02 July 2007

The terror take down in Iraq

Google, in its ever finer attempt to take over all things of interest in computing, has introduced the Google Notebook. What it is, is a nice way to deposit pieces of information, images and such into nice little documents that one can collaborate with others on or just share with the whole-wide world. In theory the resident part of it on one's computer, basically a link to let a web page get captured to the notebook, should work, but doesn't on my set-up. Still, it has the basic copy and past sort of deal and I am sure that, somehow, if I used a more or less normal arrangement of software, it would work a bit better. That said the thing does have an RSS feed in it, so one can update notebooks on the fly with interesting material and others can feed those right to their web page. Not something of great interest, but fun, nonetheless.

Thus, the first chance to use that is with the Kazali Network notebook I have up on my sidebar. One can click on a piece, bring up the notebook web page and go from there! A DIY clipping service! So handy....

As seen from the MNF-I briefing, a major take down of high level individuals in the Kazali terror network in Iraq happened a couple of months ago, and has netted a very high level individual: Ali Musa Daqduq. Now, what is interesting so far, is not Mr. Daqduq, but his compatriots the Kazali brothers, Kais and Laith. Like all things from the Middle East the variant spellings are numerous, so one needs to do a wide search to pick up all the variants on names.

These two boys worked their way into a high position in Sadr's Mahdi Army way back in 2003, and have been instrumental in working together a cross-Iraq supply network from Syria and Iran. Together, these two have been in what appears to be the 'insurgent supply' concept, for keeping insurgents well supplied with goods and material. There is a bit of evidence of their working with al Qaeda for awhile, to ensure that various terror cells from the have been kept well supplied with those huge weapons caches that have been found since the Riverine Campaign of 2005-6.

The connection to a high level Hezbollah operative is further demonstration of how much Iran is now concentrating on Iraq, and that they are running out of trustworthy personnel locally. If they had good Iraqis to train other Iraqis, you would not need Mr. Daqduq from Lebanon, now, would you? Yes, put together a few clippings, see how the Kazali boys have been keeping the terror going from their perspective, and catch a nice high level operative and the underlying nature of the supply system starts to fall out. Early, pre-surge, work in places like Ramadi started to yield up this sort of thing a couple of months ago, and now we finally get to see *why* the surge is going like it does: follow the supplies to the people using them.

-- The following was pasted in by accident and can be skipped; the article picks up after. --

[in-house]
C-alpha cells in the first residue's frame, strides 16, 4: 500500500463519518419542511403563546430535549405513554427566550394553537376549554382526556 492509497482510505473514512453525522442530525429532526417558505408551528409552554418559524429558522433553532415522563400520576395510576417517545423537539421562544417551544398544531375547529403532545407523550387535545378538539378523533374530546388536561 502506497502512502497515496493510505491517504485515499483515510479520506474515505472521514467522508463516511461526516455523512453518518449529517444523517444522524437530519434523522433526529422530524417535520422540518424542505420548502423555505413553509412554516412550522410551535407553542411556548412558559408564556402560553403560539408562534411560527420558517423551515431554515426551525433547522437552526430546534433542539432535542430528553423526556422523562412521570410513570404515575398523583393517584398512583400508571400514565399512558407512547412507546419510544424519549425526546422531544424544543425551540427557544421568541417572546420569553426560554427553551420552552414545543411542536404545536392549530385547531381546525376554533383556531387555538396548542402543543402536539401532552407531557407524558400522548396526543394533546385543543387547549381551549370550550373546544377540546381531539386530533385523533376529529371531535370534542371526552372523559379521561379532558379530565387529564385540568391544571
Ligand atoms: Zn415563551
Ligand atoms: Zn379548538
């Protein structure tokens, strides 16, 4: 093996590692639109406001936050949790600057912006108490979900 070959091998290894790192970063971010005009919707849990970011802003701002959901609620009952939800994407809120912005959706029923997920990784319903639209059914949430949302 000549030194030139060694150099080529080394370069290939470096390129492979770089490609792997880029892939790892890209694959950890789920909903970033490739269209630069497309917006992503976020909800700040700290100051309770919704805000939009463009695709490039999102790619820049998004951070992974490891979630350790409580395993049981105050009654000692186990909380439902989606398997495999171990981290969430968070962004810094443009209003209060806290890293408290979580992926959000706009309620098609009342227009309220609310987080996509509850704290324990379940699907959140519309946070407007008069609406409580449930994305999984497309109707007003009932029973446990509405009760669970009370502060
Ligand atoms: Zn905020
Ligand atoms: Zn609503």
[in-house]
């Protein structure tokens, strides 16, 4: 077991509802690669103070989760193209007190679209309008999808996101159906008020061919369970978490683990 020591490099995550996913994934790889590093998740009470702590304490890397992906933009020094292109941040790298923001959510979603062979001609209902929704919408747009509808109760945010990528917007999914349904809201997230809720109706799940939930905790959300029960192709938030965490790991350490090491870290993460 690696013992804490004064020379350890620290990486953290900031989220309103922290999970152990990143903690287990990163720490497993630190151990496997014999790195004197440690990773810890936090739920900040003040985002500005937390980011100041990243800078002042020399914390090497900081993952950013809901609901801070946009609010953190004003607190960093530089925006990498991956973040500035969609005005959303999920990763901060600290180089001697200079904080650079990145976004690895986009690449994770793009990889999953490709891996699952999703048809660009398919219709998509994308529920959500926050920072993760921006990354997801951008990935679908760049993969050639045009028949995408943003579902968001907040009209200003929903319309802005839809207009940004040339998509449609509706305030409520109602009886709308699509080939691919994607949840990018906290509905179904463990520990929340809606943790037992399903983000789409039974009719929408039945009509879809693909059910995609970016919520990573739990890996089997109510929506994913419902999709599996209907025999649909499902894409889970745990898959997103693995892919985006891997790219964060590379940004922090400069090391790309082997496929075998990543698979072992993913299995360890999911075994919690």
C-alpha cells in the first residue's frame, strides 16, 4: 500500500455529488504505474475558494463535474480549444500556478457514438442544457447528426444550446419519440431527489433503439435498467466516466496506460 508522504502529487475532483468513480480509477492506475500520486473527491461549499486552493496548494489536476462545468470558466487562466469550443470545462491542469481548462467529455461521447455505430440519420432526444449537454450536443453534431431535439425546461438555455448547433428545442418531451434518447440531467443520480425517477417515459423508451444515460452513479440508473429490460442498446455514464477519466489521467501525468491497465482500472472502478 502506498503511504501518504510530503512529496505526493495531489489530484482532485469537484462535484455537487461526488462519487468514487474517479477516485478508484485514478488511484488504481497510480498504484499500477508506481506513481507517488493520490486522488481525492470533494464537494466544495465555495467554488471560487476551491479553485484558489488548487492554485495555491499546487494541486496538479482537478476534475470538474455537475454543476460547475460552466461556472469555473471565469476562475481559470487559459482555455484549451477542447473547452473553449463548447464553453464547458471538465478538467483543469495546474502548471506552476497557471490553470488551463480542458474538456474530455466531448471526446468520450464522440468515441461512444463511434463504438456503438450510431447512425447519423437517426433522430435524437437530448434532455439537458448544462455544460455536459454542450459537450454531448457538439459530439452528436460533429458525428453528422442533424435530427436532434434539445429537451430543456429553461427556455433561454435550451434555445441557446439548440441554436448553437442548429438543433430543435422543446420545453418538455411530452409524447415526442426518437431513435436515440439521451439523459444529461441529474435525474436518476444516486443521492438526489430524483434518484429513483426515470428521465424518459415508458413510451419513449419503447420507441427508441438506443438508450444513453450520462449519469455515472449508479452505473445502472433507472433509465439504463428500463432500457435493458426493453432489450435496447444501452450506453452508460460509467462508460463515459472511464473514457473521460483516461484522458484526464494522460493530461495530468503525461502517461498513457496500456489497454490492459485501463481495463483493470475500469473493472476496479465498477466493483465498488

Still, months away from ferreting out the entire extent of the Kazali network, and there are, to be sure, some indigenous networks amongst the Kurds (an interesting market for used cars, of all things, but not late model ones as al Qaeda prefers, so no luck on hooking that into the US car theft rings), and your standard, everyday, criminal operations for gray and black market goods. Those *also* need to be addressed as a truck full of video recorders, one day, yields just about the same as a truck load of AK-47s the next. Put them in boxes and crates and they look the same from the outside, too!

As to how I am going to use the Notebook... well, mostly it will be for extensive background material. Some of my articles have yielded far and away more than I can easily cite or put into a normal article, but the material, itself, is interesting for understanding the context of how Transnational Terrorism works. Now all I need is the time.... *sigh*.


Bloviating Zeppelin said...

Hey, Happy 4th, Mr. AJ!!


A Jacksonian said...

Thank you, Mr. Z!

Have a happy and safe holiday, yourself!